21st Century Data Governance

By Peter Marotta June 28, 2013

Peter Marotta  Strategies that businesses rely on for big data continue to evolve at breakneck pace. Many companies still follow the 20th century best practices: data stewardship, data and quality standards, and use of data management tools. Each of those things remains incredibly important for day-to-day operations. But it's also increasingly critical that companies go beyond managing the data itself and directly address how companies use it. Simply, we need to expand our view of data management to encompass data governance.

Dataversity, an online educational portal, recently released the preliminary results of a survey of about 250 business people in diverse jobs and industries. The results generally indicate companies are on the road to governance, though many seem to have a way to go. You may want to check it out to compare your company with the raw data available.

As I've noted before, data governance is rooted in the idea that the business is the caretaker of the information it manages. However, as the breadth, depth, and value of data increase, organizations need to take a still broader view. Data governance means directing people, processes, and information technology to be consistent and to handle and use information properly.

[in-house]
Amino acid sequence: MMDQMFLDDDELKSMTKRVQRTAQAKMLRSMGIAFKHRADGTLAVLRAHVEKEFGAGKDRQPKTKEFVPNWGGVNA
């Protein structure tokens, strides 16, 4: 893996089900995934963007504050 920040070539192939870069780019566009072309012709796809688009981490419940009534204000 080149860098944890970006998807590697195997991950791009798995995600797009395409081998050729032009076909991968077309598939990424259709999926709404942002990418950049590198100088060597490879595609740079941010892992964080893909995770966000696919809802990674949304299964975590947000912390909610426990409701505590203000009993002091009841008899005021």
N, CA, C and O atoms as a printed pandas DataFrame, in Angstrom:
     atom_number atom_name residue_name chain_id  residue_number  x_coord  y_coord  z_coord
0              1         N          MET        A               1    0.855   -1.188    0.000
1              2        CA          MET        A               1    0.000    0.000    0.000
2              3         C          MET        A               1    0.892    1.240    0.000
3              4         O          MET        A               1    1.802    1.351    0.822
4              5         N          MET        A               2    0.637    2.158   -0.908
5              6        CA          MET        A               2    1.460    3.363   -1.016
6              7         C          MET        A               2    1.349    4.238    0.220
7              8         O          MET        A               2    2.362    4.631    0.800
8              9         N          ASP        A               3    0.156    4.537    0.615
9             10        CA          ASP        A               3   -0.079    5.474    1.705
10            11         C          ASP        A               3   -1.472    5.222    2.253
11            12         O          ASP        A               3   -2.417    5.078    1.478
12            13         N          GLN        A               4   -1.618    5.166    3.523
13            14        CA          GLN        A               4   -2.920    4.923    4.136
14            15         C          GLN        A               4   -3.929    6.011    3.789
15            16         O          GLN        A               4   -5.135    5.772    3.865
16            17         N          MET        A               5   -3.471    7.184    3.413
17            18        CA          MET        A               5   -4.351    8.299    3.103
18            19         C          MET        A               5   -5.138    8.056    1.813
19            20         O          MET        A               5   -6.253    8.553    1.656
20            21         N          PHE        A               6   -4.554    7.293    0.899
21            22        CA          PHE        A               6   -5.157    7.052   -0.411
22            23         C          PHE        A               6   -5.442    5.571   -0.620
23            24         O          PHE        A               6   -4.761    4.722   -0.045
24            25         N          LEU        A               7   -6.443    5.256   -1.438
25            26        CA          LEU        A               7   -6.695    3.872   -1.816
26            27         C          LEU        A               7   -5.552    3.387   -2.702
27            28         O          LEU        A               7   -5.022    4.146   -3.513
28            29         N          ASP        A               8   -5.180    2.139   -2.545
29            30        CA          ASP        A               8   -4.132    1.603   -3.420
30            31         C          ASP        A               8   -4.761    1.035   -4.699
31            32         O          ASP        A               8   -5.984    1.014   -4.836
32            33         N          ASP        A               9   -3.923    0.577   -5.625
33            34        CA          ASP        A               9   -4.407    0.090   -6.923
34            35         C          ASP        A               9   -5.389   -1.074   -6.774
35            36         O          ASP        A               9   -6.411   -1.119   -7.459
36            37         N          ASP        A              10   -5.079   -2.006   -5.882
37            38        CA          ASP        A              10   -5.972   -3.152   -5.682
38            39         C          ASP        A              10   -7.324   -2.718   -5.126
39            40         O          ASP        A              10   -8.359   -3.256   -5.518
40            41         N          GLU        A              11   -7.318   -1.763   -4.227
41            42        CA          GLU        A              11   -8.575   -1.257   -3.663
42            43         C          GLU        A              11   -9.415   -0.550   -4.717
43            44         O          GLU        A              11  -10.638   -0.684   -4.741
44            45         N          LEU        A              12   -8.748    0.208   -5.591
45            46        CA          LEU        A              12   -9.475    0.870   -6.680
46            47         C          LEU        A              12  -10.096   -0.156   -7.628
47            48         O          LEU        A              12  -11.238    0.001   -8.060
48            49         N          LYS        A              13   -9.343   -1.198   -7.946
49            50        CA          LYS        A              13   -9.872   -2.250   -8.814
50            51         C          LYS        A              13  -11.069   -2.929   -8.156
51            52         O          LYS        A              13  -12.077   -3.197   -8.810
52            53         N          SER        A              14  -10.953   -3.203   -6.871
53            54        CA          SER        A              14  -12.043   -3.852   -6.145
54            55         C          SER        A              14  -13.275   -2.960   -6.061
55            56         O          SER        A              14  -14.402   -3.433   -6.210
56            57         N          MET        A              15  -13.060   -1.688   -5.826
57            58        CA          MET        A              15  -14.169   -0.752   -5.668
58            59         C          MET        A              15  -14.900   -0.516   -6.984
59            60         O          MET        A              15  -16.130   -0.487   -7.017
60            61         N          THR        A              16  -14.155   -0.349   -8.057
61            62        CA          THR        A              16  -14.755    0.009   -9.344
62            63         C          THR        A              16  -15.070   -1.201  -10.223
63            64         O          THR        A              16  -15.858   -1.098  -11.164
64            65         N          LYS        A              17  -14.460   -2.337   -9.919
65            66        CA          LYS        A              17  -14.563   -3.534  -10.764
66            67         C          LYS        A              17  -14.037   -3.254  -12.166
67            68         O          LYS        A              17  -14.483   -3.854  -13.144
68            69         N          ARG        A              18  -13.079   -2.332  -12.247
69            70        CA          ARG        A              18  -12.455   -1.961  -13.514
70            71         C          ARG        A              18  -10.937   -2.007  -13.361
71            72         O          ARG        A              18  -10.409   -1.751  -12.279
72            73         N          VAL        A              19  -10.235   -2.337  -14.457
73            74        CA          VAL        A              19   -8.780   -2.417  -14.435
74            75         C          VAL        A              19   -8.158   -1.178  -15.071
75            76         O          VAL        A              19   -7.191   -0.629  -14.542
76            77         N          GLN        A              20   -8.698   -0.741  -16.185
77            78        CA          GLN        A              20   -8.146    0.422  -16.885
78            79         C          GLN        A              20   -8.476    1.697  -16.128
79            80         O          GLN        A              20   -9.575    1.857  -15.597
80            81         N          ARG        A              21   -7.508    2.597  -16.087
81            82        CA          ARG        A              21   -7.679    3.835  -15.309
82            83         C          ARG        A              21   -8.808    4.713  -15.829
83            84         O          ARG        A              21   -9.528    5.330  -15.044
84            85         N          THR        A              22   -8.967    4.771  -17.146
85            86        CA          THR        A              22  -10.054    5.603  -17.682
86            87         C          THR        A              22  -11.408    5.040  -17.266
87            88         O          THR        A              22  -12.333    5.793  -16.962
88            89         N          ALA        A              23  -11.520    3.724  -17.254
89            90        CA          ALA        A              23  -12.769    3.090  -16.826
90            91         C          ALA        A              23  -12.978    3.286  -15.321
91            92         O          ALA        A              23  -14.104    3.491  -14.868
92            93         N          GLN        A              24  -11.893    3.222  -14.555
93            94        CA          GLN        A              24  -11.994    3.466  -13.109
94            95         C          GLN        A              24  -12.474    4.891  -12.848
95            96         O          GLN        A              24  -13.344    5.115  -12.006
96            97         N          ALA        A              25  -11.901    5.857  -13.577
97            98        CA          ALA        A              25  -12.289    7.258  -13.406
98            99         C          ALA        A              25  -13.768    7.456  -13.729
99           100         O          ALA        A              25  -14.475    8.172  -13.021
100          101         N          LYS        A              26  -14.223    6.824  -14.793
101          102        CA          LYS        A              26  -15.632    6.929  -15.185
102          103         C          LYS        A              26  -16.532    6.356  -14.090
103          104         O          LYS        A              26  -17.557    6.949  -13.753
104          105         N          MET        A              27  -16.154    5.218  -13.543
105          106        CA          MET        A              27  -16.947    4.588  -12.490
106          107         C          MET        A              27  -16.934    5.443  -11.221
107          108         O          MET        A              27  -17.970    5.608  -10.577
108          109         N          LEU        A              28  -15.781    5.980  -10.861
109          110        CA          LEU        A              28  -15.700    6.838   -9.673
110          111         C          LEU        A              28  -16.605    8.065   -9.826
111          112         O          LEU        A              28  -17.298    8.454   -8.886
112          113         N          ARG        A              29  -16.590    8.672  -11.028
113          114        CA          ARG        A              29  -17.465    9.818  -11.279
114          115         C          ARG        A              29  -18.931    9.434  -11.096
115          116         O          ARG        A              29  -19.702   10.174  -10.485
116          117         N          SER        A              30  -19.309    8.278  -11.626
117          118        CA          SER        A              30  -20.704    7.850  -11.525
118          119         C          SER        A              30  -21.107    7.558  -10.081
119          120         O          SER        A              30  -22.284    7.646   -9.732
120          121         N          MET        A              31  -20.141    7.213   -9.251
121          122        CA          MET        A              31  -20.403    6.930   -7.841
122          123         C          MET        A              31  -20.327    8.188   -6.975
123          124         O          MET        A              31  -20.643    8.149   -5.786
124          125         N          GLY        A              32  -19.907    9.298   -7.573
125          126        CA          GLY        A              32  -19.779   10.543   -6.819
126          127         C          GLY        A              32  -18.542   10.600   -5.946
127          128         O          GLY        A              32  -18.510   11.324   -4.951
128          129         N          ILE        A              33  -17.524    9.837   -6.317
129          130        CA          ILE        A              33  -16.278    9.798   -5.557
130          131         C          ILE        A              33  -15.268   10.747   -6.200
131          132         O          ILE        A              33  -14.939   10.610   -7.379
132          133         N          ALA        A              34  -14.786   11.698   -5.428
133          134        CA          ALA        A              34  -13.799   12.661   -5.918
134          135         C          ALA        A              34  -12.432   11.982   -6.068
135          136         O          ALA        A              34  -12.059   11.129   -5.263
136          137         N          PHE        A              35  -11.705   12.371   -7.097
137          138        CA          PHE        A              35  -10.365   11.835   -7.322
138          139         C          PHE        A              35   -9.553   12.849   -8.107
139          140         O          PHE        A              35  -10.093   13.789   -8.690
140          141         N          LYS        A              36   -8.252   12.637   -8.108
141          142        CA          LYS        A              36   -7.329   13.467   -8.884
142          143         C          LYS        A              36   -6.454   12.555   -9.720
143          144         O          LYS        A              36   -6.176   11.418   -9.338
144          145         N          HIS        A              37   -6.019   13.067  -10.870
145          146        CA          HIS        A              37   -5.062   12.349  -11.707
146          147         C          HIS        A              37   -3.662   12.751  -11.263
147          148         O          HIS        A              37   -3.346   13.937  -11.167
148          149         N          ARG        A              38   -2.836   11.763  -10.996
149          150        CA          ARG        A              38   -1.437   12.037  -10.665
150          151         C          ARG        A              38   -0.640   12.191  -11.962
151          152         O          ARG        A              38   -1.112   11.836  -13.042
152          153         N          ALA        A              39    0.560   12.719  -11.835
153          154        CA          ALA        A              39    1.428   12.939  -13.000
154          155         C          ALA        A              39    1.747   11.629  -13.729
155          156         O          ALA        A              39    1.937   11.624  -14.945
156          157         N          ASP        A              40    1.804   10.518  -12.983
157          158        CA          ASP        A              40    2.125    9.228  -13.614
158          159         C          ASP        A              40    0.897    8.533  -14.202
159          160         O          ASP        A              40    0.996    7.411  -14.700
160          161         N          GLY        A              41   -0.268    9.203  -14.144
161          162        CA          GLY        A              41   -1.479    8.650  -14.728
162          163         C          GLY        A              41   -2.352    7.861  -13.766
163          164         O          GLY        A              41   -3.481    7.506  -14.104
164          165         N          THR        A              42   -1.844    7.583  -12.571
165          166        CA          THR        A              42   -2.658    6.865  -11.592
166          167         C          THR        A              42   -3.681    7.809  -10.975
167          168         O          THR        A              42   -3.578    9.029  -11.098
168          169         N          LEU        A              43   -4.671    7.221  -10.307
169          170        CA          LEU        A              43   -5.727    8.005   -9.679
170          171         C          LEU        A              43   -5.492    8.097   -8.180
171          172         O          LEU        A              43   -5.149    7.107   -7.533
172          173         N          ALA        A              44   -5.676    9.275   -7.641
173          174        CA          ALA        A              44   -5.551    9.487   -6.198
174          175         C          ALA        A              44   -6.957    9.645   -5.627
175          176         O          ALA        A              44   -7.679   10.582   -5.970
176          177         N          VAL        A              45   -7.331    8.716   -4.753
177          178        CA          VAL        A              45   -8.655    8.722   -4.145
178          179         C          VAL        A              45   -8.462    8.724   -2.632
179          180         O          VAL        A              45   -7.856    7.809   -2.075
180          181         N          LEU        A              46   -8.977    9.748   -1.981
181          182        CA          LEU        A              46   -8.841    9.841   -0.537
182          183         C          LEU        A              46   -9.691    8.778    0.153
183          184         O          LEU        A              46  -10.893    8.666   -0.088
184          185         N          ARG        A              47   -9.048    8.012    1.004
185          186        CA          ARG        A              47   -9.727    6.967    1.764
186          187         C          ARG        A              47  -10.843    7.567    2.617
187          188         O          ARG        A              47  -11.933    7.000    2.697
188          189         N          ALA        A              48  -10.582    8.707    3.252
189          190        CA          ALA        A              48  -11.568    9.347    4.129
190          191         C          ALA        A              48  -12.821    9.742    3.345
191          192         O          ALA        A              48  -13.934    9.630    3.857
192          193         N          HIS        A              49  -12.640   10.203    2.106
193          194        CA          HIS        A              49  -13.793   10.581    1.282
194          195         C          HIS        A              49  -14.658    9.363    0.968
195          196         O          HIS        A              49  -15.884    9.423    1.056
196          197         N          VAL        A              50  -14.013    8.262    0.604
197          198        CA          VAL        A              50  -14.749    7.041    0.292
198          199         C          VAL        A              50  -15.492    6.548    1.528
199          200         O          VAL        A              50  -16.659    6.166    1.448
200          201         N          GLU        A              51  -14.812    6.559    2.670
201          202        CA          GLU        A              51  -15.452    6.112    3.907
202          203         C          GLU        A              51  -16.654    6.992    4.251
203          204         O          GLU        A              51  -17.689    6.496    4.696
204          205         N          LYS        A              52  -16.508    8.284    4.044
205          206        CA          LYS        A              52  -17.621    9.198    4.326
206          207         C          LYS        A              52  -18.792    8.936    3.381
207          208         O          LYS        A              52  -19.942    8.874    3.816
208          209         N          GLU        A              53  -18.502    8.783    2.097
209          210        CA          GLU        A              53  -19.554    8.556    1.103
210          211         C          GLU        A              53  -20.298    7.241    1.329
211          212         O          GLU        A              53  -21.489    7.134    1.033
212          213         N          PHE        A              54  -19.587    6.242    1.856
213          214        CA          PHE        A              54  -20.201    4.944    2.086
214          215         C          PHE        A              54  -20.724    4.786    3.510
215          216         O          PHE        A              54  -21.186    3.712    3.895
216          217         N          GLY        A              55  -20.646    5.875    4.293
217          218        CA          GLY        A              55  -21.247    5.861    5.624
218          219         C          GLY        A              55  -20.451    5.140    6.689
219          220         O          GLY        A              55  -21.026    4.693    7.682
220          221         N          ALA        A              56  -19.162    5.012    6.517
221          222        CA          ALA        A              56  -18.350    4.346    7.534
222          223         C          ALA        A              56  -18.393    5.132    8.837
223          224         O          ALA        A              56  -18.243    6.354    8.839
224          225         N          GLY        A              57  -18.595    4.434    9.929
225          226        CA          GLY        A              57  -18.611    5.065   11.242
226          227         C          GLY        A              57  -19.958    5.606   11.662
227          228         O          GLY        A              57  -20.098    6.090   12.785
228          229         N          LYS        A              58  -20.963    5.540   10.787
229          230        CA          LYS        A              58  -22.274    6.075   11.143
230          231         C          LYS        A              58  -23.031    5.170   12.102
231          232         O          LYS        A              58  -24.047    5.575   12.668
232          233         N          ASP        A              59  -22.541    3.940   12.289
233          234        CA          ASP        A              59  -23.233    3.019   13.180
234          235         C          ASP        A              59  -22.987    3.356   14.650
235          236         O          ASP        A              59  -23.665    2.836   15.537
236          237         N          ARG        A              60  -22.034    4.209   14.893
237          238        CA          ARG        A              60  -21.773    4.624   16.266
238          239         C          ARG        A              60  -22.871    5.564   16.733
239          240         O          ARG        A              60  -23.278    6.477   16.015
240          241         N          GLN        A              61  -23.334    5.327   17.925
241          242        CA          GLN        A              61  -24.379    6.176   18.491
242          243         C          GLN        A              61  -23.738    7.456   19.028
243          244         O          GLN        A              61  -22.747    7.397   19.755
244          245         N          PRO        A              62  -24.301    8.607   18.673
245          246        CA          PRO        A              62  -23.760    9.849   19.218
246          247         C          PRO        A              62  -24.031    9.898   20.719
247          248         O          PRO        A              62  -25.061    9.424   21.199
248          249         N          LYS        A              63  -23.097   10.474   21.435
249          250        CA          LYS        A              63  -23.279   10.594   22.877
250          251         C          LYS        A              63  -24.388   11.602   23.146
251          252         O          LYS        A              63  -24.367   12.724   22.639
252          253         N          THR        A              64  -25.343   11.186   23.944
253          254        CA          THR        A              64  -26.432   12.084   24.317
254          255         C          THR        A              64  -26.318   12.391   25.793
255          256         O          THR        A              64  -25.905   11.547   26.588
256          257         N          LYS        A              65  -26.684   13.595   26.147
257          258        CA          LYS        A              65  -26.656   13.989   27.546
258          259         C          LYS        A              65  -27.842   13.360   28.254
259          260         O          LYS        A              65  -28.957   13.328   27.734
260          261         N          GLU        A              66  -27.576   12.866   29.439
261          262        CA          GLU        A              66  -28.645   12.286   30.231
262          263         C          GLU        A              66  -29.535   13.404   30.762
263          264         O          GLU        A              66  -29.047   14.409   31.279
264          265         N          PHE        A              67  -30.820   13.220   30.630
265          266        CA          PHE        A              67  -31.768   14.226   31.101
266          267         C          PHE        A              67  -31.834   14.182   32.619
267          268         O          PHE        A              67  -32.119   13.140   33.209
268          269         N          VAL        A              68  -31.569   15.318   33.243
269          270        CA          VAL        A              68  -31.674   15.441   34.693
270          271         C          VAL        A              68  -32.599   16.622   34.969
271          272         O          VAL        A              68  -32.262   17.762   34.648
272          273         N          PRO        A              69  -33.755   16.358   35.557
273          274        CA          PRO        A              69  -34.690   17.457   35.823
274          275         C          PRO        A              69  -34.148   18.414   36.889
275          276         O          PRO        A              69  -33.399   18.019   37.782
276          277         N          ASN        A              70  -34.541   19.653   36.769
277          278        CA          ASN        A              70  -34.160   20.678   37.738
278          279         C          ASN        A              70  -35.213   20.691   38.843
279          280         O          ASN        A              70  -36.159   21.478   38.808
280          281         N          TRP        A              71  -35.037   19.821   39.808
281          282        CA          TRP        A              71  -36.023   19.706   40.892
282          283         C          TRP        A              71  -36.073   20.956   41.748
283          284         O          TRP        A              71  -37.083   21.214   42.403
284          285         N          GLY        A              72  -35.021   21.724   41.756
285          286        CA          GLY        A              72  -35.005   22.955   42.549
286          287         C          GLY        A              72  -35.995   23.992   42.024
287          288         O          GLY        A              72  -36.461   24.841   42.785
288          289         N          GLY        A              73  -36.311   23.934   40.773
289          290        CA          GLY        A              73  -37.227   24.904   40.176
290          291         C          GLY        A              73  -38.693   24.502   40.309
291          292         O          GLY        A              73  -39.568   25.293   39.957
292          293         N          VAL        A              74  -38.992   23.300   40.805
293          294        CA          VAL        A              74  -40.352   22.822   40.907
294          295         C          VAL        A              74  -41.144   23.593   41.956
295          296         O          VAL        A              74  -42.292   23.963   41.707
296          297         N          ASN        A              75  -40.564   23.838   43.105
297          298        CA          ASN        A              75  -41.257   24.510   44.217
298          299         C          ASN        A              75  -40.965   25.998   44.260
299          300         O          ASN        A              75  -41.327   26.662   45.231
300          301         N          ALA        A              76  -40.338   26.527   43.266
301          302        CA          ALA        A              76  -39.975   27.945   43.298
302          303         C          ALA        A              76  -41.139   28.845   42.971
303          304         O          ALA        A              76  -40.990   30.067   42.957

Also, as companies continue to tap external data resources, governance must extend beyond a company's walls and encompass data sourced by third parties. Working with a third party requires an even greater emphasis on data management and governance to ensure that partners adhere to the same standards as your own organization.

Organizations must build dynamic data management functions into their daily processes and turn their mindsets toward complete data governance to keep the quality of their data intact. That approach will allow them to focus simultaneously on future operational performance while minimizing costly errors.


Peter Marotta

Peter Marotta, enterprise data administrator, leads enterprise data management activities for Verisk Analytics. He focuses on documenting data assets, exploring methods for acquiring new and different data, supporting business unit plans, and promoting Verisk's enterprise data strategies.